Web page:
Best regards
Kawser

3. These formulas work pretty good if you work the 1st or 2nd shift. I work from 11:00pm – 7:30am with a 1/2 lunch period. When I enter these times, the formulas do not work. Any way to update this to work with these start and stop times?

• Hi JIM,

Sorry for the late reply. I am replying to you on behalf of Exceldemy. You need to apply the formula below in Cell G16:
`=24-((C16-F16)-(D16-E16))*24`
Thanks!

4. Hi sir
Please send me practice data for advanced Excel so I can practice.

Thanks
Mdu

• You will also find the file in our article. The file is at the upper part of the article. You will find the file under this title: “Calculate Hours Worked and Overtime Excel Template”.
Best regards
Kawser Ahmed

5. In the overtime column, it is calculating the total overtime for the week. What if you wanted to just calculate the overtime hours for that day. For example in cell I22, instead of reading the total for the week (12.25) it just read the overtime for that day (5.0).

Thank You!!

• Hi JOE FRAZIER,

Thanks for your comment. I am replying to you on behalf of Exceldemy. In this article, Cells I16:I22 of Column I counts the overtime for each day of a week. That means if you want to see the overtime for Monday, you need to check Cell I16. So, you can use the same formula to calculate overtime for a single day.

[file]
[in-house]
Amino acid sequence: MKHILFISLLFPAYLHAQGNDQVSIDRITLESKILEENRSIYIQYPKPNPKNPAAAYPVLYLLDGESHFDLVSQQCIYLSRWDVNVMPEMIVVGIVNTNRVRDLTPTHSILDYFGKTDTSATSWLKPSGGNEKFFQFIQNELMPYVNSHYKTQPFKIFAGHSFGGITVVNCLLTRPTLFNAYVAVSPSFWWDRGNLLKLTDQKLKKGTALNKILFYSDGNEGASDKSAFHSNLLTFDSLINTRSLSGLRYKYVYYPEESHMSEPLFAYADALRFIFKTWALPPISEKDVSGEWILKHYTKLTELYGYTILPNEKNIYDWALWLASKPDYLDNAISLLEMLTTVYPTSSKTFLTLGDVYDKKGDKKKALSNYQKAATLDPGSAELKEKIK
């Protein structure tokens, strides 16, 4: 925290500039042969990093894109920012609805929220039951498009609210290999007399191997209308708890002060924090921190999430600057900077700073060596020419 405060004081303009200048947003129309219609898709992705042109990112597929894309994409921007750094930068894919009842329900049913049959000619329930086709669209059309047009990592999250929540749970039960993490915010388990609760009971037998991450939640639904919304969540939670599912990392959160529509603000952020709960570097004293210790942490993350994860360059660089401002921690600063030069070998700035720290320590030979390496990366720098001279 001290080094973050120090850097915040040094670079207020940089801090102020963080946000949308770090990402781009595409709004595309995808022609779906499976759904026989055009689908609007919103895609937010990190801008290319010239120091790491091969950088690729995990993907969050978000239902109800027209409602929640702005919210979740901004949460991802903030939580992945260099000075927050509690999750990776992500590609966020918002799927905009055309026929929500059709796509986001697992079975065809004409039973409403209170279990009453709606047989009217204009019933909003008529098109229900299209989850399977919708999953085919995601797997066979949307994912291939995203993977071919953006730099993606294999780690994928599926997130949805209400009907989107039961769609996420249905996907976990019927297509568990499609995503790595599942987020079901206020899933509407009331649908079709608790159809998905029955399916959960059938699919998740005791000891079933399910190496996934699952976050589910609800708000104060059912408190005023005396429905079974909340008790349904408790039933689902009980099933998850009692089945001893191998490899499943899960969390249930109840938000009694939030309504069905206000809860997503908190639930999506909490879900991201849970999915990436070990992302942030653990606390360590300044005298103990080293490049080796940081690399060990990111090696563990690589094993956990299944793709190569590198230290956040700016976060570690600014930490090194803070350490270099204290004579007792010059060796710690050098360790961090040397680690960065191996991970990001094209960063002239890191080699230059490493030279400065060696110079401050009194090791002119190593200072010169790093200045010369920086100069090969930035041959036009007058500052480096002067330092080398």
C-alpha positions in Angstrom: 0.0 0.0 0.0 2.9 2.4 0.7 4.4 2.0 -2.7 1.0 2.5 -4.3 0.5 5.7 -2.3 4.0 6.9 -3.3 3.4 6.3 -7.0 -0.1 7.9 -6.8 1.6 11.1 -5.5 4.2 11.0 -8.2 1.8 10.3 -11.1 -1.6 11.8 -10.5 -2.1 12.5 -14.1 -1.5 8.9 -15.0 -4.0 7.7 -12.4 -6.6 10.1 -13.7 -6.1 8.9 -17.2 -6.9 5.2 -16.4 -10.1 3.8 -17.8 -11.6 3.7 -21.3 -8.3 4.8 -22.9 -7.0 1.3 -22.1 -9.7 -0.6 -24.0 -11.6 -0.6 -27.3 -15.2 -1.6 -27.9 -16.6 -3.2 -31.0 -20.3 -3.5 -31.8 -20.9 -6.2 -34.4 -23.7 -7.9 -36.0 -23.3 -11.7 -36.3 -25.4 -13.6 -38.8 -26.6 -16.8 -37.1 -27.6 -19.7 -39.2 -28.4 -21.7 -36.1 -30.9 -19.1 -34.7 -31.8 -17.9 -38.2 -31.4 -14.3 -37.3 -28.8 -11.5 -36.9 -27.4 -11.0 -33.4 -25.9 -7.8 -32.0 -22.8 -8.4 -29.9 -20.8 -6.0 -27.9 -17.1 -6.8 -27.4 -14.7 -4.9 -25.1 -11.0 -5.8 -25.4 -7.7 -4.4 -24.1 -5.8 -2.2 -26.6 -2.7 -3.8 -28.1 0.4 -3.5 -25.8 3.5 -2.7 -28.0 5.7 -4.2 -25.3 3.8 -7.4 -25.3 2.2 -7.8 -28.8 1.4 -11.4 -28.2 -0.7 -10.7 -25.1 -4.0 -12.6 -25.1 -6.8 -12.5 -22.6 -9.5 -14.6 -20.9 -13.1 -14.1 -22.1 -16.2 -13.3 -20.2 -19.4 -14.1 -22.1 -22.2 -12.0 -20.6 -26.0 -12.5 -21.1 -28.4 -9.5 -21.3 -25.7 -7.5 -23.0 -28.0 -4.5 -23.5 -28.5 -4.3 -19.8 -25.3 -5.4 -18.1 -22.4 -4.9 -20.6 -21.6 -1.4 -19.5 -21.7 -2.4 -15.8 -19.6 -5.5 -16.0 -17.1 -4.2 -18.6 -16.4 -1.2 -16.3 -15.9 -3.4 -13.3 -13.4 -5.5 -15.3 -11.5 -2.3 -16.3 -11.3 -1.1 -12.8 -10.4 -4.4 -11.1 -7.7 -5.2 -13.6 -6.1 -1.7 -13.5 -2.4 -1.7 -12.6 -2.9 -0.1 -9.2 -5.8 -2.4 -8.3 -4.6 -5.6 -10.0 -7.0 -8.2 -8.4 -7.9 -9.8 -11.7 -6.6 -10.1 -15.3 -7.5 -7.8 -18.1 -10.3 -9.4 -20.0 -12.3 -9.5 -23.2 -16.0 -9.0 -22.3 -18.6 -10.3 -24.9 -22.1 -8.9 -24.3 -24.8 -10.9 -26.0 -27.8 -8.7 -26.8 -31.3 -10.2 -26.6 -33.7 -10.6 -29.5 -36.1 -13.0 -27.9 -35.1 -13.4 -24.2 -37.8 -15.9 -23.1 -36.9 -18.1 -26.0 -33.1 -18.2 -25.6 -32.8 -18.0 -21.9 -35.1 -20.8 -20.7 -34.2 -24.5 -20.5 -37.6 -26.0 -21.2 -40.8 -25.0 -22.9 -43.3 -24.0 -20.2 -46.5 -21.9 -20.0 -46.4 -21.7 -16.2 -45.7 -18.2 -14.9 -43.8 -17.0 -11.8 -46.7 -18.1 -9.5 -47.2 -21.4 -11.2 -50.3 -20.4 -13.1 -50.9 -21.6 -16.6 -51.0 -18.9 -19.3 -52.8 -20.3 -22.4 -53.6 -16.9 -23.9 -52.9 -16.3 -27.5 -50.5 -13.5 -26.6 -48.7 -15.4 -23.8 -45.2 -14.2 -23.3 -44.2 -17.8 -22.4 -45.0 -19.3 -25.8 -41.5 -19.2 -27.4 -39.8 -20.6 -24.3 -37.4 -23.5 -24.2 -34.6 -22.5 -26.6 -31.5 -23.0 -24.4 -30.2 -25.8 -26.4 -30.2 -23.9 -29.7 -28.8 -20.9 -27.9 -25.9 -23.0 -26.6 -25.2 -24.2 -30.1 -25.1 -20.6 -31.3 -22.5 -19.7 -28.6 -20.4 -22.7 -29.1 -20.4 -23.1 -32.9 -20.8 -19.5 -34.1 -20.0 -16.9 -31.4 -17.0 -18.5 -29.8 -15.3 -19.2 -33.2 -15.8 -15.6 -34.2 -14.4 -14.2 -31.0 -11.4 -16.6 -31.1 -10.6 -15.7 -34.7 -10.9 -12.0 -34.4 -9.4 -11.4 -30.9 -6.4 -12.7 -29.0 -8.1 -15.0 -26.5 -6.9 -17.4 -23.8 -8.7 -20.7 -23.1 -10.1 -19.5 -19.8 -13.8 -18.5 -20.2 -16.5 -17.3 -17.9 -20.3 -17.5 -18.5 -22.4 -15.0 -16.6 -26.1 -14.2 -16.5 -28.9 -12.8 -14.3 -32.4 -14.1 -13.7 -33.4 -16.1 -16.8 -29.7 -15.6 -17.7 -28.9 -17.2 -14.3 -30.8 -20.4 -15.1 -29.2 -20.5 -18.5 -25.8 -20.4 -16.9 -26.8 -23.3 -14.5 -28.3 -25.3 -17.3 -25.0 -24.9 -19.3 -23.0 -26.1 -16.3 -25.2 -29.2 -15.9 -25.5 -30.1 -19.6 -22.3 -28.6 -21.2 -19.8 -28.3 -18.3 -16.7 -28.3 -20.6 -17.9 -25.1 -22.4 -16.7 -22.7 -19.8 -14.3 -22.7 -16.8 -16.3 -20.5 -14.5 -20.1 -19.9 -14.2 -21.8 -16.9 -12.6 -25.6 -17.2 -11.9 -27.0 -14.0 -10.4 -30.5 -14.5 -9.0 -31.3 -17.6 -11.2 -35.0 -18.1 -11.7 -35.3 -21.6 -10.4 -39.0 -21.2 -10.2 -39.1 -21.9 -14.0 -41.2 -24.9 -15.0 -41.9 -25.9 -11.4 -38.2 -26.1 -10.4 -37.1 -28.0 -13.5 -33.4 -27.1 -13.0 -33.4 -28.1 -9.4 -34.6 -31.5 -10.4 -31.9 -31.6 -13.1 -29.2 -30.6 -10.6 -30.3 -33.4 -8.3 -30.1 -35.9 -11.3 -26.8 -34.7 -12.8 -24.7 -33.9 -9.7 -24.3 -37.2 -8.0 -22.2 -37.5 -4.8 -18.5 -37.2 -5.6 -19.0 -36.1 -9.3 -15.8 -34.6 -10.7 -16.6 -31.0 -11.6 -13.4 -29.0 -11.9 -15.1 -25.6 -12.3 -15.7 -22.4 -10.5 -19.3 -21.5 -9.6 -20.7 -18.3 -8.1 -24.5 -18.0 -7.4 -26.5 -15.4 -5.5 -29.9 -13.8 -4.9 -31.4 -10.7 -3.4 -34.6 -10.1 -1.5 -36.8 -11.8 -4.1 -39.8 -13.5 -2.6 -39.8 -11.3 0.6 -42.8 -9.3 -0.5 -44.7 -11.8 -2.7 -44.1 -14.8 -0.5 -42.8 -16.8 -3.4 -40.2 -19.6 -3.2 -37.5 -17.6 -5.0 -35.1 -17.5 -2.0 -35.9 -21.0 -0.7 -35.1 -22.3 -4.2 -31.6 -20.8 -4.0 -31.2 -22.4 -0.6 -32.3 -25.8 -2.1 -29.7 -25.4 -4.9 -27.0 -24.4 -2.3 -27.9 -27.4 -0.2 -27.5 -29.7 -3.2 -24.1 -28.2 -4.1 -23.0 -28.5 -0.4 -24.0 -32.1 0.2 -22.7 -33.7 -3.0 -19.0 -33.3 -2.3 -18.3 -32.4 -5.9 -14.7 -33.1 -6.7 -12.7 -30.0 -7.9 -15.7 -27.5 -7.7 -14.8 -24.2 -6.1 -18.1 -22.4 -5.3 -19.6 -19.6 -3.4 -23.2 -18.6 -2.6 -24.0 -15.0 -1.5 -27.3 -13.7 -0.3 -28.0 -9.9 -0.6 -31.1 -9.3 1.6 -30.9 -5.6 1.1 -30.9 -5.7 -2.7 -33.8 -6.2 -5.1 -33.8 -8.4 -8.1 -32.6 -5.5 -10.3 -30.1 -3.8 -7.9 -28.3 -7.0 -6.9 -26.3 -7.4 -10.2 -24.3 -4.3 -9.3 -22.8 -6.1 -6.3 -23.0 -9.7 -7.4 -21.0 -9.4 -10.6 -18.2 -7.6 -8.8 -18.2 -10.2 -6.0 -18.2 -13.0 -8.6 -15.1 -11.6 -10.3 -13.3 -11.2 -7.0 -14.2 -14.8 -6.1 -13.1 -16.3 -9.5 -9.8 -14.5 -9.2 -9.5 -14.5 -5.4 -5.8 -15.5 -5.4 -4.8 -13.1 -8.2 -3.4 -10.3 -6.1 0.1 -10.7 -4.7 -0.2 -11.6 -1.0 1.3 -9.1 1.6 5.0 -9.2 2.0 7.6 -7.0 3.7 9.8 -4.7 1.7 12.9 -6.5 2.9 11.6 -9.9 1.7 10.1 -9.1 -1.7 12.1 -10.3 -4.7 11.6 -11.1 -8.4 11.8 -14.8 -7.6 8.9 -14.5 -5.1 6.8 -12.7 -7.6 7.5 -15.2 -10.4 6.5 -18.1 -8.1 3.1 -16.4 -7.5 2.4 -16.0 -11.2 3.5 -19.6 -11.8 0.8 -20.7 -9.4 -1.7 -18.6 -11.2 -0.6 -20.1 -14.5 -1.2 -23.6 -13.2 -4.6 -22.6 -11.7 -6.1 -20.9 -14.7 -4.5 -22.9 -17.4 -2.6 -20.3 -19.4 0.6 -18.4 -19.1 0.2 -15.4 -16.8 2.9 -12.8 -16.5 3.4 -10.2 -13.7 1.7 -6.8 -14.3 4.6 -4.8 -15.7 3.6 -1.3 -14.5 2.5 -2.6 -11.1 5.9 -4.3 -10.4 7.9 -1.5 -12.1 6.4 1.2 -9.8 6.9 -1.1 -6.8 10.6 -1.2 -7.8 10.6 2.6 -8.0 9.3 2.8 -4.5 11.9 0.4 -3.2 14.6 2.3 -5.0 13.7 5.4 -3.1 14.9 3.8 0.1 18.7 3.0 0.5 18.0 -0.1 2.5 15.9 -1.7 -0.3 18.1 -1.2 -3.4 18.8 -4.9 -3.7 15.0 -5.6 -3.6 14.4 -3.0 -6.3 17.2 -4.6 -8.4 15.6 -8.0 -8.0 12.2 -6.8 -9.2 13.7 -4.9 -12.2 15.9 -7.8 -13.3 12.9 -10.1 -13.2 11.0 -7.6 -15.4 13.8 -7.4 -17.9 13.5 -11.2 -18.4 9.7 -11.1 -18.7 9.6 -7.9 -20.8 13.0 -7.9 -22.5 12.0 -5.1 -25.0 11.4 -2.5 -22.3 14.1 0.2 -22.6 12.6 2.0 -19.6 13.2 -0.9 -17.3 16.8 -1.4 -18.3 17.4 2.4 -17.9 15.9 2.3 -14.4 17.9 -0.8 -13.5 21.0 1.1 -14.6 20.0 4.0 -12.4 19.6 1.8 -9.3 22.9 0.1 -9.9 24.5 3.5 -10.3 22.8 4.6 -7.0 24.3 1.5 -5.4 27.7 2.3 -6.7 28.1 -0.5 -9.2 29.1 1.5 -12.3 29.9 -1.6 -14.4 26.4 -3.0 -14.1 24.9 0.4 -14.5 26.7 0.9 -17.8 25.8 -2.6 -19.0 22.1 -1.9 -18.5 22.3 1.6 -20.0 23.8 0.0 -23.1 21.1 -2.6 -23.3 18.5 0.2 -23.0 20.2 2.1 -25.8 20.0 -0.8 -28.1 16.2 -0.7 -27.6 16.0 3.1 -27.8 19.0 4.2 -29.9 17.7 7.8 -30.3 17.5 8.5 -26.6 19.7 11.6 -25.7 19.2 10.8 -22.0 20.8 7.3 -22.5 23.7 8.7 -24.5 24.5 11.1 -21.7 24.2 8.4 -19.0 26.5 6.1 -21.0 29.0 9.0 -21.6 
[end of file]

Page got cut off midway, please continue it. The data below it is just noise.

Thanks!

6. This was exactly what I was looking for! Is there a way for it to be multiple employees, in a table format verse just an individual log? Playing around with the formula now, seeing how I can enter more than one employee and the formula continues correctly

• Thanks, Christina for your feedback. Glad to know that it helped you someway.

7. Kawser,
Please help me…I’m stuck on step 2. The overtime formula refers to “work_hours_per_week”, but I don’t see that specific name anywhere on the spreadsheet. Is that written somewhere for it to pull from? I’m trying to create a spreadsheet of my own following the format, but how can I get it to pull from a cell without a name?

• Hi DEE ZELAYA,

Sorry for the late reply. I am replying to you on behalf of Exceldemy. Here, Cell D12 is renamed as work_hours_per_week. You can use the Name Manager in the Formulas tab to define the name. To check the defined names, follow the steps below.
Firstly, download the practice book, go to the Formulas tab and select Name Manager.

In the Name Manager box, you will find all the defined names.

To apply the same formula in your new spreadsheet, you need to define the names using the Name Manager. To do that, you can follow the link below.
https://www.exceldemy.com/excel-edit-named-range/
Thanks!